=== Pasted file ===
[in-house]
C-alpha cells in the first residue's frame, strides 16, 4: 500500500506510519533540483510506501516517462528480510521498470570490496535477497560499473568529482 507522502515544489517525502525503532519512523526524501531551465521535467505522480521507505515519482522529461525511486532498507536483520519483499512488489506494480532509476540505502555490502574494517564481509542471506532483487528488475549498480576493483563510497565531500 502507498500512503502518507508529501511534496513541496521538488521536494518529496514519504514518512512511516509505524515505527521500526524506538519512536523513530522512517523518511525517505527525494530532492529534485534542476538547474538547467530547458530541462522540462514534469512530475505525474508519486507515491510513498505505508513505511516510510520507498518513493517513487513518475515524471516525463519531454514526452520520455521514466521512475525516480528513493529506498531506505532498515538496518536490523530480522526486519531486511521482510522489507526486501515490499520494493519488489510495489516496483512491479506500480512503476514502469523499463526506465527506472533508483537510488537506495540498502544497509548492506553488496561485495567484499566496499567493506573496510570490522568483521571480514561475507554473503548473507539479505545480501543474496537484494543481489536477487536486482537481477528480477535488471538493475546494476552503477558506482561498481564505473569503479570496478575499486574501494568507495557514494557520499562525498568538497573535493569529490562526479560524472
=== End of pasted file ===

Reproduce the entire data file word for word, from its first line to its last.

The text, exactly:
[in-house]
C-alpha cells in the first residue's frame, strides 16, 4: 500500500506510519533540483510506501516517462528480510521498470570490496535477497560499473568529482 507522502515544489517525502525503532519512523526524501531551465521535467505522480521507505515519482522529461525511486532498507536483520519483499512488489506494480532509476540505502555490502574494517564481509542471506532483487528488475549498480576493483563510497565531500 502507498500512503502518507508529501511534496513541496521538488521536494518529496514519504514518512512511516509505524515505527521500526524506538519512536523513530522512517523518511525517505527525494530532492529534485534542476538547474538547467530547458530541462522540462514534469512530475505525474508519486507515491510513498505505508513505511516510510520507498518513493517513487513518475515524471516525463519531454514526452520520455521514466521512475525516480528513493529506498531506505532498515538496518536490523530480522526486519531486511521482510522489507526486501515490499520494493519488489510495489516496483512491479506500480512503476514502469523499463526506465527506472533508483537510488537506495540498502544497509548492506553488496561485495567484499566496499567493506573496510570490522568483521571480514561475507554473503548473507539479505545480501543474496537484494543481489536477487536486482537481477528480477535488471538493475546494476552503477558506482561498481564505473569503479570496478575499486574501494568507495557514494557520499562525498568538497573535493569529490562526479560524472